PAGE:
Eco Chic Cayman is proud to team up with Shark Conservation Cayman for our second annual “Shark Week.” Last year our collaboration aimed to accompany Discovery Channel’s “Shark Week” with real information that is relevant to Cayman and our community. We shared interesting facts about our local sharks and conservation efforts and Cayman loved it. That being said, we are excited to share all new content to celebrate “Shark Week” in Cayman this year. Shark Conservation Cayman’s mission is “To better understand Cayman’s shark populations and to raise awareness of the importance of sharks to healthy reefs and the marine environment”. The research and conservation efforts are supported by the White Tip Conservation Fund from the Cayman Islands Brewery. Read more about the collaboration, between the Cayman Islands Department of Environment and Marine Conservation International, and their work on their brand new website.
Each day of the following week, July 22-28, we will feature a new collaborative blog post sharing interesting shark facts, debunked myths about sharks, the latest in local shark conservation initiatives and a behind the scenes look into the daily life of a shark researcher and conservationist. Stay tuned!….
For The Love Of Sharks
Why “Shark Week”? Because sharks are simply amazing and fascinating creatures! Sharks get a bad reputation through sensational press and movies which they simply don’t deserve. In contrary, sharks provide so many benefits to communities and the ecosystem, we should rather appreciate and respect them.
Sharks are simply sharks! Sharks play a vital role in our marine environment and provide benefits not only towards healthy reefs but also for local communities and businesses as well as tourism. Unfortunately, sharks are often portrayed as something negative. The misleading representation results in fear, myths and dubiety in the public. However, sharks should be respected not feared! The only scary thing about sharks is the fact that globally we are losing them at an unprecedented rate. Humans are the shark’s biggest threat; diminishing populations by overfishing, by-catch kill, shark finning, pollution, and habitat destruction. The loss of sharks, which play a vital role in helping to keep reefs and reef fish population healthy, is of great concern. Worldwide, the drastic decline in shark populations has negative impacts on ecosystems and people. Now more than ever, shark conservation is critical to help conserve and replenish shark populations worldwide. Marine Protected Areas and designated Shark Sanctuaries offer hope for sharks, offering sharks a safe haven within those protected waters and a chance for populations to recover. Cayman can be proud to be a leading example in shark conservation globally. Collectively, we intend to educate our local community about the incredible attributes of these majestically fascinating creatures. Together we can help others see sharks from a different perspective, a perspective which allows for open communication and respect.
Therefore, for the next week we are excited to share our “shark geeky” side. Join us in the celebration of one of the most misunderstood creatures on earth.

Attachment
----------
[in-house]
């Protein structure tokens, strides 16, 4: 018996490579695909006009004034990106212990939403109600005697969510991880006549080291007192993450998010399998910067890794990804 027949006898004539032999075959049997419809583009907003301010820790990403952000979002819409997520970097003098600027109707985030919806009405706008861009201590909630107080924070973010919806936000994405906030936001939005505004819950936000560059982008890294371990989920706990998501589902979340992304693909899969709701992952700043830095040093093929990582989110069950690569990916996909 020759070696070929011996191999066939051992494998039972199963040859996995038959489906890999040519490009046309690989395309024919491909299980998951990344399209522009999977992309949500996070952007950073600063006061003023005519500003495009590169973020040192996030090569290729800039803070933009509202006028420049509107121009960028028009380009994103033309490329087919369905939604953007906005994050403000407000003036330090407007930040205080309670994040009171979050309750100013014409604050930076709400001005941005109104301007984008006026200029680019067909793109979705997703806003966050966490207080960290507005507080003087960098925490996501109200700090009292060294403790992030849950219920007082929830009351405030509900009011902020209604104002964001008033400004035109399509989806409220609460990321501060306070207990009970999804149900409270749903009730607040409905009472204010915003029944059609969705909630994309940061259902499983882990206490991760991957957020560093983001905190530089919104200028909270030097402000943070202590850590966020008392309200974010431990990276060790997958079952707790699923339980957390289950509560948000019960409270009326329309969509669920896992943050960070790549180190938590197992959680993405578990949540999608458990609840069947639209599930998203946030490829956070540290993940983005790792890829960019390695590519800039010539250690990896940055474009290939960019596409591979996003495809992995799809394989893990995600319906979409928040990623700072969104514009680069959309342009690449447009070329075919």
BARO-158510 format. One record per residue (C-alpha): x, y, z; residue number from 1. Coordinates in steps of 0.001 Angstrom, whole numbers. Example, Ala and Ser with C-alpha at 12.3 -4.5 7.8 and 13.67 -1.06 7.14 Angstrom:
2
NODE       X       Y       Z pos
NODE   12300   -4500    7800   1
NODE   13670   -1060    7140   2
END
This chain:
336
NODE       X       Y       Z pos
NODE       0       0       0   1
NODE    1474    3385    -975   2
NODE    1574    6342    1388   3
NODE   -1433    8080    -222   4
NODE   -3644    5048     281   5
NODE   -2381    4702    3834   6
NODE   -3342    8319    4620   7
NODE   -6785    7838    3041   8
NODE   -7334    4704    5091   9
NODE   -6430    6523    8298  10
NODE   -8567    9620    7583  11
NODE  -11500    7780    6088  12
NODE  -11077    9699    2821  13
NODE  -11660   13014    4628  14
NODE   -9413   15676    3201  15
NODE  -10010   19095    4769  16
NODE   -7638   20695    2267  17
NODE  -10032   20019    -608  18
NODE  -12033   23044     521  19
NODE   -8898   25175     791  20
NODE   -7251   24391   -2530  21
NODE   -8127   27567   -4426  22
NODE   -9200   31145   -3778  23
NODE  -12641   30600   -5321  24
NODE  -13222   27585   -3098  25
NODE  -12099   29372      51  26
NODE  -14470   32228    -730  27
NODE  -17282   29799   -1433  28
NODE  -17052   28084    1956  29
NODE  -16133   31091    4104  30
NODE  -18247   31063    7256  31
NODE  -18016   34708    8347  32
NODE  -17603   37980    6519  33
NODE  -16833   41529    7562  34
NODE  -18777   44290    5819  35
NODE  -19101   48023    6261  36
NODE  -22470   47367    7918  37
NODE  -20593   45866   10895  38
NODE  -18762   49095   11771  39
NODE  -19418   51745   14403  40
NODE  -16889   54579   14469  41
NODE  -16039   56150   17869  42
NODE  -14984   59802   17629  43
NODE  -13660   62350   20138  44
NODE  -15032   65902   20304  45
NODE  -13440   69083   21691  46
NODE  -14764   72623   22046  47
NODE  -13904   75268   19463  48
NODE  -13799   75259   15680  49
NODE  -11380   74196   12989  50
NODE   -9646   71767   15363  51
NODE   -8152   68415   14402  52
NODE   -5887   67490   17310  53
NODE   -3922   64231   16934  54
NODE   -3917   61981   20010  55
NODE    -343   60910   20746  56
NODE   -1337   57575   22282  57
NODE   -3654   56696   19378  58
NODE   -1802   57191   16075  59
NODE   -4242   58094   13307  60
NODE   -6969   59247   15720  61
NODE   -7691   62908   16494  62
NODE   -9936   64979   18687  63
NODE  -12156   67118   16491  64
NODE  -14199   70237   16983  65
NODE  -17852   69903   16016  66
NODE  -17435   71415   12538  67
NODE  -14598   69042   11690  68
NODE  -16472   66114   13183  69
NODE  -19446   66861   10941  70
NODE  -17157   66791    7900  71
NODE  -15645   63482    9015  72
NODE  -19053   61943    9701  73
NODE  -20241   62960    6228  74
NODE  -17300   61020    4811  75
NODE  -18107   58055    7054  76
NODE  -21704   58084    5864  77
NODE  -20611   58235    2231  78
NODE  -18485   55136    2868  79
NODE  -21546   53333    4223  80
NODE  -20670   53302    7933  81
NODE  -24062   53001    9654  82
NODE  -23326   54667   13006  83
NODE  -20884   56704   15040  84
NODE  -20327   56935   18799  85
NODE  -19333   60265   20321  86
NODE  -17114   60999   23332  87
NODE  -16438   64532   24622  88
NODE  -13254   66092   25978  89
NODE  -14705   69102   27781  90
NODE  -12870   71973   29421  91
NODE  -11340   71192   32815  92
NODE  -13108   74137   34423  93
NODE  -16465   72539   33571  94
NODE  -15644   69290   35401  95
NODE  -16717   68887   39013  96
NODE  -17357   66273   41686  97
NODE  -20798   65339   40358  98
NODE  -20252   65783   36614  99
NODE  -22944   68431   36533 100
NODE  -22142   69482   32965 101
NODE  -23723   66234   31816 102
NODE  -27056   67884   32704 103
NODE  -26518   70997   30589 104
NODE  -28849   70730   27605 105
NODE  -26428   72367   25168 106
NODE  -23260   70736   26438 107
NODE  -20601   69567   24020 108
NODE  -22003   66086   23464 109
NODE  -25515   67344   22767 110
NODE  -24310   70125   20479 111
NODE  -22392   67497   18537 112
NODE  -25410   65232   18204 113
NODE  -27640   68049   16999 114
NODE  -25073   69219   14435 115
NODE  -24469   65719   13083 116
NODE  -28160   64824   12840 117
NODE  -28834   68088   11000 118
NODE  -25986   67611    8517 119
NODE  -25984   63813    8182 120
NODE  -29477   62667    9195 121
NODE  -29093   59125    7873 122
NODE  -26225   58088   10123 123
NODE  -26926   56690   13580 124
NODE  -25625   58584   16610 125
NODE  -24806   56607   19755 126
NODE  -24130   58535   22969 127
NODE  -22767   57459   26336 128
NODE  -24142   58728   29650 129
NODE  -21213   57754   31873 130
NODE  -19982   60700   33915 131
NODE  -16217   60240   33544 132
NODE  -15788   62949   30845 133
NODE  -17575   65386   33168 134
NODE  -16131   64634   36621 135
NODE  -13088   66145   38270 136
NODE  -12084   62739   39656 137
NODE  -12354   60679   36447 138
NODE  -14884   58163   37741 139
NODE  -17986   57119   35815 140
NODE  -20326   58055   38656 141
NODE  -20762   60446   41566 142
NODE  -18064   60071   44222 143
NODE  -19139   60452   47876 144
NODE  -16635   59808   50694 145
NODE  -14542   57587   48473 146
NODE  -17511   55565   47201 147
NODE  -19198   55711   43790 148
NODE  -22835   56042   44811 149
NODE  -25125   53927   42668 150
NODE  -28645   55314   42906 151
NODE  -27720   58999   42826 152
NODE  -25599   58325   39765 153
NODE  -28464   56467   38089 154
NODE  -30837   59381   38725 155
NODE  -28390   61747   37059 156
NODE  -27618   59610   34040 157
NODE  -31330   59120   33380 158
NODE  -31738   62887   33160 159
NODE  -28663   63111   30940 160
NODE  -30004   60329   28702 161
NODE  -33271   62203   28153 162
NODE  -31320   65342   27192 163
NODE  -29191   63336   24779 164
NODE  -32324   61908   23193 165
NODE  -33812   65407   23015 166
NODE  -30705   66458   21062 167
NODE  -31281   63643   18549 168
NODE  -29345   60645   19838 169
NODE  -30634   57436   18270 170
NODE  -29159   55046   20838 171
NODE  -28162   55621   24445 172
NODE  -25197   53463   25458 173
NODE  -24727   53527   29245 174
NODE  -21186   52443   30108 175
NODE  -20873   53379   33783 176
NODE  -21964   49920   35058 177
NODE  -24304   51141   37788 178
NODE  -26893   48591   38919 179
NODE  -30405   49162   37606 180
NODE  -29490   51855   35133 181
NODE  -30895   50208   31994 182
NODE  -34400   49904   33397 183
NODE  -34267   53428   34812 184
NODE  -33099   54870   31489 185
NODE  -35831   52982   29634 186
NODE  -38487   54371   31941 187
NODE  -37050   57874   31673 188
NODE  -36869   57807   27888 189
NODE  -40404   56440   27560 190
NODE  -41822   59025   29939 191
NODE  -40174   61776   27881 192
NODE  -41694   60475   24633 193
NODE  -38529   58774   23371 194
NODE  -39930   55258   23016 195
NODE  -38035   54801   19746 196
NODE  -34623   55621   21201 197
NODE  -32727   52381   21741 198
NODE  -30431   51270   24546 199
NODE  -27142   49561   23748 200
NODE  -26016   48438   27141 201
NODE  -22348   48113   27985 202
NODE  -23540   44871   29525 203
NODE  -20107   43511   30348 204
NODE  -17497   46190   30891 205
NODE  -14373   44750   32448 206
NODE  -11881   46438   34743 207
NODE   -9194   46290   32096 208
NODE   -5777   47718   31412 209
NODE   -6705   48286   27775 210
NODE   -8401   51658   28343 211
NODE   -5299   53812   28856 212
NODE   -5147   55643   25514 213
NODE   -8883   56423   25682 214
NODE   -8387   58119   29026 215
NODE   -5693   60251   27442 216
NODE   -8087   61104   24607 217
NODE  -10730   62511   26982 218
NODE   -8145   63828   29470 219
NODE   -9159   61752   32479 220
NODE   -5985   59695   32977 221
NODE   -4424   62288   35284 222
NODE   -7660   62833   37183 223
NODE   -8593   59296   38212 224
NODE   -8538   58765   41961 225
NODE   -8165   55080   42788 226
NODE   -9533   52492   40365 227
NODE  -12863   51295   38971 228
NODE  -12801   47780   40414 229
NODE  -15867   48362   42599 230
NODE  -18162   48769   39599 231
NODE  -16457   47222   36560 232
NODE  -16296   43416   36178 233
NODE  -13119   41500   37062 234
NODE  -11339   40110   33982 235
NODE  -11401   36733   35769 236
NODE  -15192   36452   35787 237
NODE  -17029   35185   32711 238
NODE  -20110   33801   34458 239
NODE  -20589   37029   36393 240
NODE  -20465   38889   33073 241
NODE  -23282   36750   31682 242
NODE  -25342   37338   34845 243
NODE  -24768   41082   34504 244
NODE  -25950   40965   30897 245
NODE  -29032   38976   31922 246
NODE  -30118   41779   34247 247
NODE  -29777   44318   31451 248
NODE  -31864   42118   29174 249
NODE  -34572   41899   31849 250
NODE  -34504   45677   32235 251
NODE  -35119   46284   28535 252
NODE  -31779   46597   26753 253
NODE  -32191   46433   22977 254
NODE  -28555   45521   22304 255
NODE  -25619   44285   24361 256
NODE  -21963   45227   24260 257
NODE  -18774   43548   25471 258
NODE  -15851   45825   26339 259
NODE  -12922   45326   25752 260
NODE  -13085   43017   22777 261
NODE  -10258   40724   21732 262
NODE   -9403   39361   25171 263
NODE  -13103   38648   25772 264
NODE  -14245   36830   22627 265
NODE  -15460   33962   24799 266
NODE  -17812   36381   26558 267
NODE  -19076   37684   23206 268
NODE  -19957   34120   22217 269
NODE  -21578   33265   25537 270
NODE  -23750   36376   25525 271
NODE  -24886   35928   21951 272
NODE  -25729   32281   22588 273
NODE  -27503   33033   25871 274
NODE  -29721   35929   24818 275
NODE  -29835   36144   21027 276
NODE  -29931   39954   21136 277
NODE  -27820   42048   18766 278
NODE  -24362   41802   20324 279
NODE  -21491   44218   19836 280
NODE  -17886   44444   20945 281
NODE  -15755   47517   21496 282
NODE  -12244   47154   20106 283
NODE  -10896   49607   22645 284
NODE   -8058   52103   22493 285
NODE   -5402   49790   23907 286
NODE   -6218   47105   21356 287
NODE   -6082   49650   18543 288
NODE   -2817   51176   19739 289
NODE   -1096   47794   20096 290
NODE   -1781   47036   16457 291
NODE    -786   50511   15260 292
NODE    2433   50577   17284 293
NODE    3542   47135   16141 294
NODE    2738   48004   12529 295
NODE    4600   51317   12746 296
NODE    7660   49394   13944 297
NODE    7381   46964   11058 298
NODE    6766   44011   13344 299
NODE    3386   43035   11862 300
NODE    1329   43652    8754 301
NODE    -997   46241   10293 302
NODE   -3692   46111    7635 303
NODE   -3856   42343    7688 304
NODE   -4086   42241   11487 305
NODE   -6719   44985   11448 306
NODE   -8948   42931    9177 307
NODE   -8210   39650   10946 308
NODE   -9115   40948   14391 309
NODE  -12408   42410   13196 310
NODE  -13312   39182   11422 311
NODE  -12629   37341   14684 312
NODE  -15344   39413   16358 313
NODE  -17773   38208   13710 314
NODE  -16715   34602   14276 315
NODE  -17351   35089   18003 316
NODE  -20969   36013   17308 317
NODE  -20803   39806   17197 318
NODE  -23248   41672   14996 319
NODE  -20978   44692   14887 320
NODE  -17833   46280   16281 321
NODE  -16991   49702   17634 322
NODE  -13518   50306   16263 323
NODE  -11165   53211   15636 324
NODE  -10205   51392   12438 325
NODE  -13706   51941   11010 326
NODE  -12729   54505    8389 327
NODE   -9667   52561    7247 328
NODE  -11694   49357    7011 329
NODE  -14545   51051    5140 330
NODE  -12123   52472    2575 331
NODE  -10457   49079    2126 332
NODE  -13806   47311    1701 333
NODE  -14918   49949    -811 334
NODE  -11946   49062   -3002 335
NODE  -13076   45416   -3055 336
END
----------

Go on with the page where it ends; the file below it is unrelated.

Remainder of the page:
Working to Protect Sharks
Check out the interview with Steff McDermott, a young Caymanian student who volunteers with Shark Conservation Cayman. She loves our stunning marine environment and is dedicated to help with local shark research and conservation efforts. Read more from a student’s perspective what it means to care about our ocean’s future and to work with Shark Conservation Cayman.
What do you love most about sharks?
What I love the most about sharks are the multiple superpower abilities they have such as super speed, super senses and their silk beauty.
What inspired you to pursue a career in marine biology?
As a child I wanted to become a marine biologist it is my childhood dream and thanks to Shark Conservation Cayman I realized that I am capable of making my dream come true. I was never really inspired I just grew up in the ocean, and I want to continue living and working with the ocean and marine biology grants that.
What do you enjoy most about working in shark conservation?
What I love the most about working in shark conservation are the dives with shark encounters, and watching them on the BRUVs. The feeling of a shark swimming around you is adrenaline pumping fun as I am in their territory and they are curious about me as I am about them. After spending hours of watching them, I grew to respect sharks, and I fell in love with their biology and abilities.
What is the biggest takeaway you would like people to know about sharks and shark conservation?
The biggest takeaway I want people to know is that sharks are friends, not enemies. We should show sharks respect instead of fear as these creatures are truly spectacular and vital for our seas.
What is the biggest struggle you find with shark conservation?
The biggest struggle for me in shark conservation is understanding and changing the mindset of fishermen and other people who kill sharks.
What has your overall experience been like working with sharks?
My overall experience working with sharks has been amazing! I can say that I love sharks. But I love the people who I work with even more *cough* Johanna *cough*. Johanna has been very supportive, and I cannot thank her enough for the time and patience she has put in me. Her fearless and passionate attitude towards sharks rubbed off on me, and so did her work ethic, that chick is amazing!
What species of shark is your favorite?
My favorite species of shark will have to be the Great Hammerhead shark and the Longcomb sawfish as they are ancient creatures and their anatomy astounds me!
Photo Credit: Shark Photos, Ellen Cuylaerts
Photo Credit: “Underwater during a survey dive in Little Cayman.” DOE
Article Written by: Laura Butz and Johanna Kohler